While Jack sways himself to sleep in his first hammock ever, I’ve been sitting poolside here at Baan Suan Resort, thinking over the last few days.
Three days ago we left Phuket. We were saying goodbye, getting hugs from the two women who had helped us since day one when Mr. Dong pulled up. All of the Troy GH staff came outside to wish us luck and wave us off. Amazing.
First stop, we went to Tiger Kingdom. We met two young tigers, about 3 months old. One was in a deep sleep as we entered the grounds, stretched across the gate, we had to squeeze our way in. There was no moving her, as we stepped over her paw to sit down next to another one. We got to lay with them, pet them and had a photographer take a few photos for us as well.
I’d seen the brochure. The typical poses people would make if they were lying beside a tiger. You know, a thumbs up, claws and a growling face… the dorky shit. We were then instructed to lay on top of this tiger’s hind quarters and pretend to bite its tail. (Okay…)
Next were the adult sized cats. These guys were 19 months old and in my opinion, fully fucking grown. One of them, Mikey was a staff favourite, you could tell. One of the guys showing us through the grounds threw himself on Mikey’s stomach, cuddling him like a queen sized bed. Mikey rolled over for a belly rub and thought nothing else of it. It was awesome. I was still getting a grasp on the fact that I was petting a fucking tiger, so the photos don’t look very natural.
Before driving up to where Big Buddha sits, there’s a temple called Chalong Wat. Walking through the courtyard of the temples, you notice the pride taken into their upkeep. We walked up a few levels and found a large statue, encased in glass. There was a slot where you could place your donation and people must have, there was a mound of money on the floor beside the statue.
At the base of the Big Buddha, there’s prayer mats sitting in front of a shrine of photos, statues, ancient literature, candles and bronze bells. We moved on, to go see Big Buddha. It was truly an incredible sight. Coated with inscribed marble slabs, paid for by donation for its construction.
Walking up to Big Buddha.
As you approach the quaint staircase up to the statue, you’ll noticed hundreds of these little bronze bells lining the scarves overhead. Giving your walk up to Buddha this mythical interlude of chimes. Many of them again, have inscriptions on them.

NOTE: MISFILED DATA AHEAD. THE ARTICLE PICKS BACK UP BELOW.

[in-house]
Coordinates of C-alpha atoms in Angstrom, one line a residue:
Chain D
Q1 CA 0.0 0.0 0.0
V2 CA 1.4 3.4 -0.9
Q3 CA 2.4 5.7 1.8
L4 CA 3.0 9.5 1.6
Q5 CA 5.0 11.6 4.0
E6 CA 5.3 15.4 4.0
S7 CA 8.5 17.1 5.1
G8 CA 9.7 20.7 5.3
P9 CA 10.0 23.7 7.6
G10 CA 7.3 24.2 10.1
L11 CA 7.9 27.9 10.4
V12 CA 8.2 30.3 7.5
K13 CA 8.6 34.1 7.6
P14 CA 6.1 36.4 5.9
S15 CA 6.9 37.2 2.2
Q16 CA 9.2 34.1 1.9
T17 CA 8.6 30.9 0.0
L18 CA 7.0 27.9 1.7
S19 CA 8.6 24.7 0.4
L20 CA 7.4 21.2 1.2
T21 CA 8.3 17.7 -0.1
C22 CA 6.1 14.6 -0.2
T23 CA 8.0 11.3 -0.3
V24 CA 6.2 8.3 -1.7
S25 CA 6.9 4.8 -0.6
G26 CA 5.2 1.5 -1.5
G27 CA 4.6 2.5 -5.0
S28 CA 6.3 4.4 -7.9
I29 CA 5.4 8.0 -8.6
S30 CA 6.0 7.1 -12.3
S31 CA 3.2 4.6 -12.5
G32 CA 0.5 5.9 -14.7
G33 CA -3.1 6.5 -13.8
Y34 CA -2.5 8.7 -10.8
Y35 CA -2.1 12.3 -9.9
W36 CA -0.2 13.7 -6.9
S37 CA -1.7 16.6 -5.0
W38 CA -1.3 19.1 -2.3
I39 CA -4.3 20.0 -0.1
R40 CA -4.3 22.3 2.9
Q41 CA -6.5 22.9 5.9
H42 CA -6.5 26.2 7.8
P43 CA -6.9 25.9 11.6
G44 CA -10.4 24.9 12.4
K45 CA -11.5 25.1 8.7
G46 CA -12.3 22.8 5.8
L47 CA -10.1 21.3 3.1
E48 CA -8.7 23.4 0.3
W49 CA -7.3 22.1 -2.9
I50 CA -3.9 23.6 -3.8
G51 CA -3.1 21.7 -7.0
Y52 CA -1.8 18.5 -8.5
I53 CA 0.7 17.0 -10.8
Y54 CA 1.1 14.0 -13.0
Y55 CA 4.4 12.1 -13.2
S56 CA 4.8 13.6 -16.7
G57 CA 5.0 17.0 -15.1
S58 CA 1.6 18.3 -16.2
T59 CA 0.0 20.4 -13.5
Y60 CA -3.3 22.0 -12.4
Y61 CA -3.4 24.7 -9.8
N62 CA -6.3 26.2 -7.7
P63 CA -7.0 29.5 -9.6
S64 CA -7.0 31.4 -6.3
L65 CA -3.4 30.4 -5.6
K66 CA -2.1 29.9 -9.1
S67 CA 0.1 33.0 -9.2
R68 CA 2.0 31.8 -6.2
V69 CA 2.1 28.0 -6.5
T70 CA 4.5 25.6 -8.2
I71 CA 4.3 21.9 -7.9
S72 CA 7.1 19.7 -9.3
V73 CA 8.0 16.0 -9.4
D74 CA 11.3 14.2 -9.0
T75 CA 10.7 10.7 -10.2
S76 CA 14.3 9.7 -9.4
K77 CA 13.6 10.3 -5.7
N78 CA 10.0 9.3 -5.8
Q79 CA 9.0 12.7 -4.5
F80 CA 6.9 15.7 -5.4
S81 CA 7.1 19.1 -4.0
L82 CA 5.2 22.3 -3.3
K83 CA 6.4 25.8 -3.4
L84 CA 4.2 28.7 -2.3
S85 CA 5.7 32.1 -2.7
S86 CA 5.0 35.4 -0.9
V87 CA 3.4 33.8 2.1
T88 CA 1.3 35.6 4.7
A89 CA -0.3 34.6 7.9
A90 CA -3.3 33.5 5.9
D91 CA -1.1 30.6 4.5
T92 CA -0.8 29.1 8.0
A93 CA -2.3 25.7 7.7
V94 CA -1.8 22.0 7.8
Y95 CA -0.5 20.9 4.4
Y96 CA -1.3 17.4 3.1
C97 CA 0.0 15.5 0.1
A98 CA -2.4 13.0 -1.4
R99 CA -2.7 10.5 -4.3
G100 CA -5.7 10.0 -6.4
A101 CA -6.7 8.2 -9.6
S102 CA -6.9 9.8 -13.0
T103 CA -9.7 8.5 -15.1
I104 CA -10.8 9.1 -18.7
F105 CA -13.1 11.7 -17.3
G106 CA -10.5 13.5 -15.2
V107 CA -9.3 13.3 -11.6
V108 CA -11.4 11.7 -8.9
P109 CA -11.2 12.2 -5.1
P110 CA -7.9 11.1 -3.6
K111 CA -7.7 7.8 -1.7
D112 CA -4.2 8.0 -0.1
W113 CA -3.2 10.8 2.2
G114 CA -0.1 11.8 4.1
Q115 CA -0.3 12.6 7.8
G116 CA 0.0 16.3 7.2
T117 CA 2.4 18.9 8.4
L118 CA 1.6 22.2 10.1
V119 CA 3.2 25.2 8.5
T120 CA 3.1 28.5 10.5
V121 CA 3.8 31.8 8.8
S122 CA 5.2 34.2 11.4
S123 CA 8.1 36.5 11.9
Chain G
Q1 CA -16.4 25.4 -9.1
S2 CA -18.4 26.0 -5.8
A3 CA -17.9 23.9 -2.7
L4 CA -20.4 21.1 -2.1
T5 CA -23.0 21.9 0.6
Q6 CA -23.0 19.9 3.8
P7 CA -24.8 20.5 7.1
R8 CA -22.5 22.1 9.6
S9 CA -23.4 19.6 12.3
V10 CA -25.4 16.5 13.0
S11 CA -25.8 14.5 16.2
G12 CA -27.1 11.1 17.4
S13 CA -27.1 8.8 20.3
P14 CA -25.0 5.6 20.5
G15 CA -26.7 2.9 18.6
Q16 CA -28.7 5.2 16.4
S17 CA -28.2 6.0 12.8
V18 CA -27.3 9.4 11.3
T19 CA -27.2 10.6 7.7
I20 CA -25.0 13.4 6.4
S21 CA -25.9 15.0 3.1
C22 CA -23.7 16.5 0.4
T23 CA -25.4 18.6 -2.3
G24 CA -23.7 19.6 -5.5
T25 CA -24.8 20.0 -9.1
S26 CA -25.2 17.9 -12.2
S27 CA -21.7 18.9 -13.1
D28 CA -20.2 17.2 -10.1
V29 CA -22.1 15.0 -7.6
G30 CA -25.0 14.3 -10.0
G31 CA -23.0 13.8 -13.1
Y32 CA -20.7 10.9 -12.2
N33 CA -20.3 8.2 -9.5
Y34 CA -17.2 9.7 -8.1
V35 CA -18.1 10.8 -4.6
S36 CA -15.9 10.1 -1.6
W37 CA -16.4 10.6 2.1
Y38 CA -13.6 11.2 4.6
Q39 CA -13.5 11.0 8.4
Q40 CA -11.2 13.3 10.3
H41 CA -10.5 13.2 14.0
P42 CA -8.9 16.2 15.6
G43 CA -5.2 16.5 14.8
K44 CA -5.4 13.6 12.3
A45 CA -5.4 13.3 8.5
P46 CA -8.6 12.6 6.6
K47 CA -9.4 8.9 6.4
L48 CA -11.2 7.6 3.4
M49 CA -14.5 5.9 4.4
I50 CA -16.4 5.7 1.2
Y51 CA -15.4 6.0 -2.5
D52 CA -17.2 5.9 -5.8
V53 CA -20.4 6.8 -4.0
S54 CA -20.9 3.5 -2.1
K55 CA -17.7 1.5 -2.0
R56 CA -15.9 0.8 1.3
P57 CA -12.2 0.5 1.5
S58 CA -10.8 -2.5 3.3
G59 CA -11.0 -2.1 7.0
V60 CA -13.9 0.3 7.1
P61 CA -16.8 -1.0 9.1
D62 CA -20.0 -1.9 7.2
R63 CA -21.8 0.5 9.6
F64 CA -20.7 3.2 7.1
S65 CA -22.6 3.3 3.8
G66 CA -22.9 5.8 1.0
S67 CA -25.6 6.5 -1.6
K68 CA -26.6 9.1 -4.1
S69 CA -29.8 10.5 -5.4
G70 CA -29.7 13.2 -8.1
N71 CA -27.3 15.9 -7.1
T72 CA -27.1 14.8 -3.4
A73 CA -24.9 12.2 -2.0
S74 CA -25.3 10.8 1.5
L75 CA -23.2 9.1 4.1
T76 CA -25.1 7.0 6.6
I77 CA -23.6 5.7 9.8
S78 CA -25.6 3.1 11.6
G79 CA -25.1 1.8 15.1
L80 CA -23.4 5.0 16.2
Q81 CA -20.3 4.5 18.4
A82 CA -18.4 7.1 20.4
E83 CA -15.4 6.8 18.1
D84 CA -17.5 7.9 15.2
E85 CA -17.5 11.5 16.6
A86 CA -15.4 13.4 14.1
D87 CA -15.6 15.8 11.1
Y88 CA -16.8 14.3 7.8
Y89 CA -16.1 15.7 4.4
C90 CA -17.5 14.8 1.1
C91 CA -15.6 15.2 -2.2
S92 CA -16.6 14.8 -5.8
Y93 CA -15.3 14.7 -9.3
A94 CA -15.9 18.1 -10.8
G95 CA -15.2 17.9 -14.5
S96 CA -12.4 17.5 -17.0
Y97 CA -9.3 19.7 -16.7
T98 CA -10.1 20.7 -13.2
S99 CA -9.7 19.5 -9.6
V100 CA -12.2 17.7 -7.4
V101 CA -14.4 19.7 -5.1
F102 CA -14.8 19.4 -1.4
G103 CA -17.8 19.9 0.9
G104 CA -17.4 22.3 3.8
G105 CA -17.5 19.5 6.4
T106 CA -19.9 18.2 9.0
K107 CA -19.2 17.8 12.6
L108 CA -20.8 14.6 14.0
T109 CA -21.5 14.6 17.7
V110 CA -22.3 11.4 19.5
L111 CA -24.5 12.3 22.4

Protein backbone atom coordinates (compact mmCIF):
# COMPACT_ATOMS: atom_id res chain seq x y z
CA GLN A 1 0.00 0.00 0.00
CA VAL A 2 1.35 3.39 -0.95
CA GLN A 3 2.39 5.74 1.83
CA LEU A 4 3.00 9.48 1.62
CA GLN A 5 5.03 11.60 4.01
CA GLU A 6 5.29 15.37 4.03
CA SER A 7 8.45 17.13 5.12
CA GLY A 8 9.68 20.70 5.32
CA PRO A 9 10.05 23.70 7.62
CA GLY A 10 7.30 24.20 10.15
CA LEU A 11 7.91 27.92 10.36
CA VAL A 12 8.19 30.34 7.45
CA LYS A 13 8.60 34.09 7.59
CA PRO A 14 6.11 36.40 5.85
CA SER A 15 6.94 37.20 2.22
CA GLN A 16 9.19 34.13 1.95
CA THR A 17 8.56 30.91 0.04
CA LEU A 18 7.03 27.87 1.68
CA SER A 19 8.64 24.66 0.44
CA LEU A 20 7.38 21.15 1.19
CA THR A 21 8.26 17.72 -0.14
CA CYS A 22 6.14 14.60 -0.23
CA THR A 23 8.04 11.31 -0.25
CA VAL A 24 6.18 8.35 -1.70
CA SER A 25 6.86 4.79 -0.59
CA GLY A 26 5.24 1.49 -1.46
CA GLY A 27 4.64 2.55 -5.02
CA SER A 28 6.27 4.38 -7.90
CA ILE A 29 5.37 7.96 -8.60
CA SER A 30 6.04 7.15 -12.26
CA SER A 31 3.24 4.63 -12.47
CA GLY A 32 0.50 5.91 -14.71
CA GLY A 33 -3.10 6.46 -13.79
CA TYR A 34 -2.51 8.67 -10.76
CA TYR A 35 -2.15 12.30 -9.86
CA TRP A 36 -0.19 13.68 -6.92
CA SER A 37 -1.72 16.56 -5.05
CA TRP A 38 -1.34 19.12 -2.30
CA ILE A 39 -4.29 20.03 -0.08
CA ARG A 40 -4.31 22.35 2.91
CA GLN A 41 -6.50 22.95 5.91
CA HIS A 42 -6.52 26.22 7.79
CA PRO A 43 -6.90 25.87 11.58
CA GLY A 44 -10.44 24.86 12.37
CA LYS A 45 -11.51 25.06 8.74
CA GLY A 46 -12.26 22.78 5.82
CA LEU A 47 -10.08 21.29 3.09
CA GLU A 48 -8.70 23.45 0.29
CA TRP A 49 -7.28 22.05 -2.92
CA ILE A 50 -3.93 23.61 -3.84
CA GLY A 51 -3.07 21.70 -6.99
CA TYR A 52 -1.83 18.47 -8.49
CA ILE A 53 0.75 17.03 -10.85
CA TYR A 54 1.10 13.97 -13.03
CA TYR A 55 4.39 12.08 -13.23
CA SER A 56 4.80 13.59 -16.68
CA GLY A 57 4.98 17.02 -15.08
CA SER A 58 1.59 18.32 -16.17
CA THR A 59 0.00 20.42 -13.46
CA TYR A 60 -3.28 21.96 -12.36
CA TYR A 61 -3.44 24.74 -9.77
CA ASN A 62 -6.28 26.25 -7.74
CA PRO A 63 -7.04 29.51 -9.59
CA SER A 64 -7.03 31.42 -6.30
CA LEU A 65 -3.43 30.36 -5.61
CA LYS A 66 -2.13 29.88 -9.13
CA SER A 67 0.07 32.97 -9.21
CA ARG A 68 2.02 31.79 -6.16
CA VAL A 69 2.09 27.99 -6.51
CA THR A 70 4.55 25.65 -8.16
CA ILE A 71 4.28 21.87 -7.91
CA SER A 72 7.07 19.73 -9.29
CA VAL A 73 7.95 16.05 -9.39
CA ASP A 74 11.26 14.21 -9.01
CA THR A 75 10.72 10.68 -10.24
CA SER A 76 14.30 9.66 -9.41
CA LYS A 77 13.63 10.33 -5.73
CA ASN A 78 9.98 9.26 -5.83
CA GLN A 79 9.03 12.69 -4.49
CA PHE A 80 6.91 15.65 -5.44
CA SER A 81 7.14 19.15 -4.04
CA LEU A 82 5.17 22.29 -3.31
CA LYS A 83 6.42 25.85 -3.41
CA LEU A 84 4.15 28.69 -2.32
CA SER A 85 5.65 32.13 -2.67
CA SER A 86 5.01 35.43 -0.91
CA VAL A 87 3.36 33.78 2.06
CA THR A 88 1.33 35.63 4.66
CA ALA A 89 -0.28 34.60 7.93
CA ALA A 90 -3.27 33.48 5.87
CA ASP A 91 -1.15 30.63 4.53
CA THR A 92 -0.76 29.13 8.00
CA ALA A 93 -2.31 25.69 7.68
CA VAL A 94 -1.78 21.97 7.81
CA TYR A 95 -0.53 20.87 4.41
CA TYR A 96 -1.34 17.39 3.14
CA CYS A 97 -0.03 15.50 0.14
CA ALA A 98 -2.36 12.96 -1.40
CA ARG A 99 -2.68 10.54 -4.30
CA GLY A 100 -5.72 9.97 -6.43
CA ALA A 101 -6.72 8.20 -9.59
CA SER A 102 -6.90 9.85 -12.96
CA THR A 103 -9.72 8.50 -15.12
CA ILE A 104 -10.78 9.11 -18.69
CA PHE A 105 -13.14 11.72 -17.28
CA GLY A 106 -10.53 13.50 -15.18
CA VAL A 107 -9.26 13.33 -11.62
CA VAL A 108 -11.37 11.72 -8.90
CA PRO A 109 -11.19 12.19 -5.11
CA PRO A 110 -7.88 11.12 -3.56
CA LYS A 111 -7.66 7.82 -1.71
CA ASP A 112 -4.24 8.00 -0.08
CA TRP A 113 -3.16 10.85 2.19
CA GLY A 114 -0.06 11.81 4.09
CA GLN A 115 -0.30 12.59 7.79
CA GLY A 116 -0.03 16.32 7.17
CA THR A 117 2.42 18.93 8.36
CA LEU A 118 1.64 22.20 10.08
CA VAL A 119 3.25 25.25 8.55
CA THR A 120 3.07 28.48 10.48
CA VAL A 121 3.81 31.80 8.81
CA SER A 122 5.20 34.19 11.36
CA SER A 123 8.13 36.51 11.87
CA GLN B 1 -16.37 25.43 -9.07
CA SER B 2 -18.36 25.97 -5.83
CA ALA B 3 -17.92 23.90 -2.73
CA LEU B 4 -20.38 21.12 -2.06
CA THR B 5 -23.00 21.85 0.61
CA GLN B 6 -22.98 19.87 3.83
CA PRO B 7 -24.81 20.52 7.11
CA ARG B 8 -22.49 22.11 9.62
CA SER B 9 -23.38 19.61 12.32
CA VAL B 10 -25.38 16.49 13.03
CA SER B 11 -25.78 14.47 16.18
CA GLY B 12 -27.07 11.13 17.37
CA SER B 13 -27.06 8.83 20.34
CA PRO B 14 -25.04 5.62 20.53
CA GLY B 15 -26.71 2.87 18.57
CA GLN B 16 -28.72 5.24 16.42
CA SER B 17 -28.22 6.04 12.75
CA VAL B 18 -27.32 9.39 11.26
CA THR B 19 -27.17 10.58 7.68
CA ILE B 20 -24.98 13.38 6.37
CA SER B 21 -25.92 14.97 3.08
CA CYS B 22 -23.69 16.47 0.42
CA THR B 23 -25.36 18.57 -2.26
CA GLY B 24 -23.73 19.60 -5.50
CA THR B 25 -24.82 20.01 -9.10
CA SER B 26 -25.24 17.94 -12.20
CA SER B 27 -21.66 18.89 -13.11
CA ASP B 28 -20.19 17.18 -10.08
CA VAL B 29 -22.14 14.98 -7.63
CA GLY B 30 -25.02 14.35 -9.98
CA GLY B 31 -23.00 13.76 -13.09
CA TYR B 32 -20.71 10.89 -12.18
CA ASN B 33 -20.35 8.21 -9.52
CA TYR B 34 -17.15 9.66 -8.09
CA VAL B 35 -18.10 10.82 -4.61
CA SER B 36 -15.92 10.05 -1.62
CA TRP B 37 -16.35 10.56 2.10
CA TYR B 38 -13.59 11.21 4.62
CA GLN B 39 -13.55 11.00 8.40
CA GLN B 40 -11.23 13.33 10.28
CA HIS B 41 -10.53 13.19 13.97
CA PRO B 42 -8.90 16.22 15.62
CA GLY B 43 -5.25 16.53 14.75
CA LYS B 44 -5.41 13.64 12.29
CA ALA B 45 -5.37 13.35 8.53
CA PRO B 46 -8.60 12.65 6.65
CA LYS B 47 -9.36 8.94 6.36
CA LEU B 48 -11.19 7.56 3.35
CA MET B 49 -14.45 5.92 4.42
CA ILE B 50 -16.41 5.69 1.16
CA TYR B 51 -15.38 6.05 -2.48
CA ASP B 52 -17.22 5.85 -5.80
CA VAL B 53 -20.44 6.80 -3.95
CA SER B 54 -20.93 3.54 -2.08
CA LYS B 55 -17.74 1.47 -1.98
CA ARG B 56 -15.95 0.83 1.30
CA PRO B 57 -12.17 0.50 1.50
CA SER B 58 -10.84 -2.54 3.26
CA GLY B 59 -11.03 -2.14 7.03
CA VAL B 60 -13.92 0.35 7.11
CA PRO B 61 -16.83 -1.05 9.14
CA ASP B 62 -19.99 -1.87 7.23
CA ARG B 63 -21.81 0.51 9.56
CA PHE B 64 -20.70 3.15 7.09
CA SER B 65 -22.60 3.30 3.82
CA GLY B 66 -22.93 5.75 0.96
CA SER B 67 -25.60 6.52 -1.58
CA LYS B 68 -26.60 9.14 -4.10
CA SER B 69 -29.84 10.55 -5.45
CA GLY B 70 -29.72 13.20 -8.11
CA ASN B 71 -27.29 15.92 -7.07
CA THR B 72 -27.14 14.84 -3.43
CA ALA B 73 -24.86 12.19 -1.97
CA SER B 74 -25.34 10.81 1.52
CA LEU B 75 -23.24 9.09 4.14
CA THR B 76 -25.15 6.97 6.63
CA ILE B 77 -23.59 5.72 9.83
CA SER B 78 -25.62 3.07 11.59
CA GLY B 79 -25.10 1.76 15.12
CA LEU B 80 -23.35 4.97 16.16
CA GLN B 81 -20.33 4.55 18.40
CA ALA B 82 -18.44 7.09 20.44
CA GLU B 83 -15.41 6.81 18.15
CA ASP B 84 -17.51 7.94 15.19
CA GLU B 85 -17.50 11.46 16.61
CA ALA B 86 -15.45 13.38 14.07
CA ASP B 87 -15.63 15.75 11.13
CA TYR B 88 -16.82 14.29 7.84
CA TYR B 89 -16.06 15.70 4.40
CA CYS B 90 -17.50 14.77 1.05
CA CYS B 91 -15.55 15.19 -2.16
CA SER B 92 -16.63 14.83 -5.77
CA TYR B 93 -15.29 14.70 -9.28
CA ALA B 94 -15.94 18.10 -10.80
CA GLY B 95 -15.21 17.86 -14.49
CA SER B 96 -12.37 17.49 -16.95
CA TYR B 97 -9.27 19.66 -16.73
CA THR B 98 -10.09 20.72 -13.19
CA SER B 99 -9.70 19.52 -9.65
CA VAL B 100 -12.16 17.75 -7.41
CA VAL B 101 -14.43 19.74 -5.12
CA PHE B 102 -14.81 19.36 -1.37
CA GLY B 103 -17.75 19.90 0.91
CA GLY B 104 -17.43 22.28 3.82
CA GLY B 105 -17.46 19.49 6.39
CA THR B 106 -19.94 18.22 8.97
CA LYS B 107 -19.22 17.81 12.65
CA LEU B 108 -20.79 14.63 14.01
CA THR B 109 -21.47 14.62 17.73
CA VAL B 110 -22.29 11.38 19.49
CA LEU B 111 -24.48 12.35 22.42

Coming to the top, you see the view. Buddha looking over the city and the jungle with a clear view of the ocean crashing on the beaches lining Phuket. As you leave, there’s a small pathway that overlooks the backdrop. A view of the jungle, with a few cheeky baboons fighting over items tossed down to them by the tourists.
We got a snap shot with Mr. Dong outside and made our way back to the car to get some lunch before catching the ferry. On the way down, we got out of the car and saw several elephants, ready to take the tourists out on treks.
My attention immediately went to this one baby elephant being fed cucumbers. Permitted to take a photo of him only once we’d fed him, which cost 100 B ($3) – cool. Quite the strategy as well, I’m sure an elephant could eat cucumbers all day.
Beside our new friend was a little hut where we saw a tiny monkey sitting on top of the bar waiting for someone to come play with him. Of course, we offered ourselves for his enjoyment as he wrapped himself around our fingers and climbed our arms. He was adorable and I want one.
It was then time to go. We had to catch the ferry at 3:00 pm and we were still 25 minutes away with the clock showing just after 2 pm.
As we grabbed our bags from the car, we tried to show our appreciation by offering Mr. Dong a few beers. He smiled and said No, I don’t drink. Fuck. There was no way we could show how thankful we were. After grabbing our tickets and saying goodbye, we were once again waiting for our next connection.
The ferry was about 2.5 hours long to Koh Phi Phi. Jack and I didn’t have reservations, again. We got off the boat, walked down the pier and within minutes people approached from every direction. “Hello! Hello! Taxi! Taxi! Hotel reservations, see me! My friend, I have a special place for you, come talk to me! Hello, where you going, where you staying?”
Ridiculous. We tucked into a place around the corner showing vacant locations on some of the less popular spots of the island.